AOPA “vigorously opposes” the U.S. Federal Communication Commission’s plan to prohibit the future use of emergency locator transmitters (ELTs) that use a 121.5-MHz signal. The proposal will have a negative effect on aviation safety, according to AOPA, and the association told the FCC it should immediately abandon its proposed rule changes and defer to the FAA on matters of aviation safety. According to AOPA, there are more than 200,000 general aviation aircraft still carrying 121.5-MHz ELTs.
Portland, Ore.-based Simplex (Booth No. N2511), known for its unique, easily convertible aerial firefighting spray booms, announced that it is teaming with Advanced Helicopter + Rescue Techniques (AH+RT), also Portland-based, to provide rotary-wing aerial firefighting and technical rescue training, including turnkey solutions for customers.
In advance of this month’s Air Charter Safety Foundation Safety Symposium, one of the event’s speakers, Robert Carraway, wrote about the difficulty of developing a working safety culture in any industry.
The U.S. Federal Communications Commission issued a new Notice of Proposed Rulemaking addressing the manufacture, sale and use of emergency locator transmitters that broadcast solely on 121.5 MHz. Comments on the NPRM are due 30 days from publication in the Federal Register, according to the National Air Transportation Association. Publication is expected next week.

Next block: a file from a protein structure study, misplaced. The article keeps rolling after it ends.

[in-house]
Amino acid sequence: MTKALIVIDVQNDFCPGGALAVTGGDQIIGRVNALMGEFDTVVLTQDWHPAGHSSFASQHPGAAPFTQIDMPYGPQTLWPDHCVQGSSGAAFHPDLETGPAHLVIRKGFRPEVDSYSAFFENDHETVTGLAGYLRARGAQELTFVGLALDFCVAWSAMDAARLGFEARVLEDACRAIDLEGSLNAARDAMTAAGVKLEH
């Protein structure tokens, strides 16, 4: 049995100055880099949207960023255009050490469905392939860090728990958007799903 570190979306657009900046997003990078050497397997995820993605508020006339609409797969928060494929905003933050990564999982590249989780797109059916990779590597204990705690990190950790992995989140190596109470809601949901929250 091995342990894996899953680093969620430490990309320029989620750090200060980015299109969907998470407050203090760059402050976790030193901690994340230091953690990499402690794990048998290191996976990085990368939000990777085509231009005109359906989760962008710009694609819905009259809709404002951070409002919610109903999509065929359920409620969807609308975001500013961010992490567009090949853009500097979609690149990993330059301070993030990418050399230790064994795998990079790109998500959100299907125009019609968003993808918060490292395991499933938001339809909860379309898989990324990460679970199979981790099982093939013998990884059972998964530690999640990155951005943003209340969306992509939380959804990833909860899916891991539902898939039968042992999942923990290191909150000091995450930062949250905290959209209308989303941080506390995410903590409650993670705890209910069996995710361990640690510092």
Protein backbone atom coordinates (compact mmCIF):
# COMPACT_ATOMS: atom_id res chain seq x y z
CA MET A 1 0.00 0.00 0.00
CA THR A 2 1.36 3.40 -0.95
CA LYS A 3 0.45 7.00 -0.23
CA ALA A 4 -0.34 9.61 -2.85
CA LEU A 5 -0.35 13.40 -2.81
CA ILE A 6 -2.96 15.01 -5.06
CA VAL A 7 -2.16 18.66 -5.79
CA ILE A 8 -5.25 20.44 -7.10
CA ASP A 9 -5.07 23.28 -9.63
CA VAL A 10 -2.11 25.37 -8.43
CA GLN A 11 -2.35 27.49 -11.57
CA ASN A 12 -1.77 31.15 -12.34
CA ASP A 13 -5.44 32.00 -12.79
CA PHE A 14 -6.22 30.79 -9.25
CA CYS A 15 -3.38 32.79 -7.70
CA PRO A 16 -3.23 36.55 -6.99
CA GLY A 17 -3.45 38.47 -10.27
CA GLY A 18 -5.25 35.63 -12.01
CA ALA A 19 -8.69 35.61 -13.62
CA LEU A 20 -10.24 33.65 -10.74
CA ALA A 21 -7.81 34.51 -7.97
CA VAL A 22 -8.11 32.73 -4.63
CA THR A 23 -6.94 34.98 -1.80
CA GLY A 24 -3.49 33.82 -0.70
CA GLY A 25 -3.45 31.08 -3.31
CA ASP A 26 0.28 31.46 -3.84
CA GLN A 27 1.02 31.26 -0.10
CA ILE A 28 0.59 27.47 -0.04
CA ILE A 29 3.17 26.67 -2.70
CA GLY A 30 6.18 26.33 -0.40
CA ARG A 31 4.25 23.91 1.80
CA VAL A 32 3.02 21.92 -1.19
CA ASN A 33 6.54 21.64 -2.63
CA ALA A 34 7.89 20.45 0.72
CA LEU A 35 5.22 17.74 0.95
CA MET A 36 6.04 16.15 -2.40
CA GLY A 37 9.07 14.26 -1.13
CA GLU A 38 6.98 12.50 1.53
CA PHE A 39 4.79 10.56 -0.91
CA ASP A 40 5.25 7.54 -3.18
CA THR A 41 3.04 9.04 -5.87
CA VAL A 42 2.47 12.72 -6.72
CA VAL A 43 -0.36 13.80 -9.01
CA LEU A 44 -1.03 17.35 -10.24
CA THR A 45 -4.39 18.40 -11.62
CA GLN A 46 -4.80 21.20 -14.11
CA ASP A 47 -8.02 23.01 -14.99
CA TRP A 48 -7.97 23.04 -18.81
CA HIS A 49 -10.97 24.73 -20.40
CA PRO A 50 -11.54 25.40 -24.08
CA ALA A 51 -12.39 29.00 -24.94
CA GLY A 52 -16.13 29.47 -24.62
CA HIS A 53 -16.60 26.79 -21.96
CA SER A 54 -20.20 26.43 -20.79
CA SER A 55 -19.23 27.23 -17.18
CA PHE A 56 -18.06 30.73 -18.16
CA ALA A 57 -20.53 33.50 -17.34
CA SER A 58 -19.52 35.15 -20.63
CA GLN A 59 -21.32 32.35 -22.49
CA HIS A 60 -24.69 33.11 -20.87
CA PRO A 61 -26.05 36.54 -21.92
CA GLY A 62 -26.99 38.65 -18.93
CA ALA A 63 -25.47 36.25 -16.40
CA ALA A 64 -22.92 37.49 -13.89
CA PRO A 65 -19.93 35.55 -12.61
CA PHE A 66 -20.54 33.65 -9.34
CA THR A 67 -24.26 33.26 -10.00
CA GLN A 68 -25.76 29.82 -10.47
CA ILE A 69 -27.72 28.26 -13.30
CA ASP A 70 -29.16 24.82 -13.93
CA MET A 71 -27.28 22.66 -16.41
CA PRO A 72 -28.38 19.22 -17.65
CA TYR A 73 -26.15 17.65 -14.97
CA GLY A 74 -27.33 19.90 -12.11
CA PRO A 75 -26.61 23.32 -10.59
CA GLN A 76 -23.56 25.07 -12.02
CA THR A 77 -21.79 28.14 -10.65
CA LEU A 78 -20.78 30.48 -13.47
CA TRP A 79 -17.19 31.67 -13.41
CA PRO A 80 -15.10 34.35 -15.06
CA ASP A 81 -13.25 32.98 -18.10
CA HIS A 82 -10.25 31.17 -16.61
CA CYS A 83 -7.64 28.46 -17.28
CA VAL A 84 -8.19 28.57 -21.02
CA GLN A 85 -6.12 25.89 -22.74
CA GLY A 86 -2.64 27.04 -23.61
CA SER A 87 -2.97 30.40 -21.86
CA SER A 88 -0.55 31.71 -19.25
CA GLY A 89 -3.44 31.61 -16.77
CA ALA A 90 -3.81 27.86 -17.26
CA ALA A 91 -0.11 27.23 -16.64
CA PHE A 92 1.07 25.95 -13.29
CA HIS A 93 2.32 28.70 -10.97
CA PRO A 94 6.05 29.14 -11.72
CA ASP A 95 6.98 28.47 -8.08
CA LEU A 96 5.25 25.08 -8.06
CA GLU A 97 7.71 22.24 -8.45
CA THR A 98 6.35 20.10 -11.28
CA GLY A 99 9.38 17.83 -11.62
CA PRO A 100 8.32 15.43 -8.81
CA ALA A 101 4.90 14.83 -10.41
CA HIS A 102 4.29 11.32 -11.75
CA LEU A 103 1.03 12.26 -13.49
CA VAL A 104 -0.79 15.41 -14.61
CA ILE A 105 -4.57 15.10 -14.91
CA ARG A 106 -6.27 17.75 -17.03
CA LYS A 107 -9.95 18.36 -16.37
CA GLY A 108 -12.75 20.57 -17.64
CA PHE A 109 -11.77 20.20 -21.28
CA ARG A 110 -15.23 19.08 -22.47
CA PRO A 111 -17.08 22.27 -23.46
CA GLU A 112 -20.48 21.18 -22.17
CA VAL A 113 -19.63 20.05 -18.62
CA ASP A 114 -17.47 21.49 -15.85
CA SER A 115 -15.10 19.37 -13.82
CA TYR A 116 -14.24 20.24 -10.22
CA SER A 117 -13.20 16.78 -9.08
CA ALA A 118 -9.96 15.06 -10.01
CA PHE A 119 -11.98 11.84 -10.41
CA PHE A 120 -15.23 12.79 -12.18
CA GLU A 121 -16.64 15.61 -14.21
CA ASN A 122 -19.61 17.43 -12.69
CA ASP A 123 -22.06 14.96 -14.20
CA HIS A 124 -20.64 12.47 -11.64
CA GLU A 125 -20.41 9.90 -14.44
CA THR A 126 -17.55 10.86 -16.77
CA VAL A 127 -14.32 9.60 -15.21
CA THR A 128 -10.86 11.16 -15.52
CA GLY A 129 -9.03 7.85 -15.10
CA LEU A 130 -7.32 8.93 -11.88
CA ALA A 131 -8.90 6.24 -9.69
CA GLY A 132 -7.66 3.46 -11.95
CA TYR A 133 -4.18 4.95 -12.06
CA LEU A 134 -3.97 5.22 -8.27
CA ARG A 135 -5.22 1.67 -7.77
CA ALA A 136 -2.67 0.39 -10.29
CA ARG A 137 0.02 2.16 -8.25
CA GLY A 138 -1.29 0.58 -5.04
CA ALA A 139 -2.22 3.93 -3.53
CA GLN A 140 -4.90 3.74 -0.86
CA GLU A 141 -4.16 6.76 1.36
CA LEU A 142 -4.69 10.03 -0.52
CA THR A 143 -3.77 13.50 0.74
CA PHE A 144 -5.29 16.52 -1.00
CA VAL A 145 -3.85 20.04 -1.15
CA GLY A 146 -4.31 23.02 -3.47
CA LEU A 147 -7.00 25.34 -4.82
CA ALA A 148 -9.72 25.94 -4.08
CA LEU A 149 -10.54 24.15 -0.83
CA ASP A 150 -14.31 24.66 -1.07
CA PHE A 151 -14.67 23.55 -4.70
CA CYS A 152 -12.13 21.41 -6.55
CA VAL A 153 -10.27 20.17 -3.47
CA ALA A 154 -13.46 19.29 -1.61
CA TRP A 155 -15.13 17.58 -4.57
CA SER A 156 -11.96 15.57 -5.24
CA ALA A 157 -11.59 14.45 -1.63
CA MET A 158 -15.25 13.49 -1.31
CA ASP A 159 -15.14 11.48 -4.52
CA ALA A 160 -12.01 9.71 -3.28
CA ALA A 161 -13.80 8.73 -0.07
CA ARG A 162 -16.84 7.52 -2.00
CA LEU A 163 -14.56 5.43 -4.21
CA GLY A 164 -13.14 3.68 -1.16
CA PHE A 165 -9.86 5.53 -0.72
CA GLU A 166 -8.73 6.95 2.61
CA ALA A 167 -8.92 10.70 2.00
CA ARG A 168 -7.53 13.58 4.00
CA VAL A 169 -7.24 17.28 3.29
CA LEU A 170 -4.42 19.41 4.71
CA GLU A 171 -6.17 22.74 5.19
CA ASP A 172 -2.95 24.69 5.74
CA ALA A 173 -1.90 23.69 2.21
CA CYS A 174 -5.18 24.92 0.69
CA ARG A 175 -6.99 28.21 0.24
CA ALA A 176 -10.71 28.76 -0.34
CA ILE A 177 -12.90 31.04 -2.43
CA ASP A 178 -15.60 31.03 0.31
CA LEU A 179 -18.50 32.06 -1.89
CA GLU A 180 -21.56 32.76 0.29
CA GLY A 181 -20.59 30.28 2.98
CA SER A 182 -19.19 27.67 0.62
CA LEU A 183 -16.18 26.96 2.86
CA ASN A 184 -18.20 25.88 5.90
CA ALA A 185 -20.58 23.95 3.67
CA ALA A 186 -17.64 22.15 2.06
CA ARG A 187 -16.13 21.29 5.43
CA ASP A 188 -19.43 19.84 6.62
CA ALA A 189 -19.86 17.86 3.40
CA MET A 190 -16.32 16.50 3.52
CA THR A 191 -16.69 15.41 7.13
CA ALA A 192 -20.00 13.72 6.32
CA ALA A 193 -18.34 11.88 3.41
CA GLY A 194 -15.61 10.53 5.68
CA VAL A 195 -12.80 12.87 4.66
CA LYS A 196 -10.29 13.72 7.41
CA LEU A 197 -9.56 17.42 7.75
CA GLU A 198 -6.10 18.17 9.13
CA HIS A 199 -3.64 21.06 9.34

A recently reposted YouTube video has provided a stark reminder to cockpit crews that airport rescue service response times are not consistent around the world. The 2007 video was shot at Okinawa in Japan during a fire that destroyed a China Airlines Boeing 737 as it sat at the gate. A ground worker can be seen approaching the inferno with a fire extinguisher before fire trucks arrived.
The House of Representatives passed the “Aviation Security Stakeholder Participation Act of 2013” last month, requiring the Transportation Security Administration (TSA) to permanently establish an Aviation Security Advisory Committee (Asac), a government/industry group that collaborates on security policies.
The International Helicopter Safety Team (IHST), a global organization dedicated to reducing the civil helicopter accident rate, has added Robinson Helicopter president Kurt Robinson to its executive committee. He is a commercial helicopter pilot and he holds an MBA and a law degree from the University of San Diego.
ACR Electronics CEO Michael Wilkerson believes the best way to keep more boaters, aviators and outdoor enthusiasts safe is to educate them about the value of keeping a 406 MHz emergency beacon close at hand when it’s needed. Because stories about rescue efforts carry considerable weight, ACR Electronics announced its new Survivor Club–www.survivorclub.com–where people who have used an emergency beacon can share their rescue stories on the SurvivorClub.com forum.
Pilot Kelvin Romello Changur pled guilty in U.S. District Court in Miami on April 25 to falsifying his application for an FAA medical certificate and later attempting to use a U.S. passport containing some of the same false information.
The Transportation Security Administration’s proposed Large Aircraft Security Program (LASP) program, created in 2008, was based on actual risks and intelligence, Kip Hawley, the agency’s chief from 2005 to 2009, told AIN in an interview last week to promote his new book, Permanent Emergency: Inside the TSA and the Fight for the Future of American Security. “There was a real concern that a large business aviation aircraft would be used in attack,” he recalled.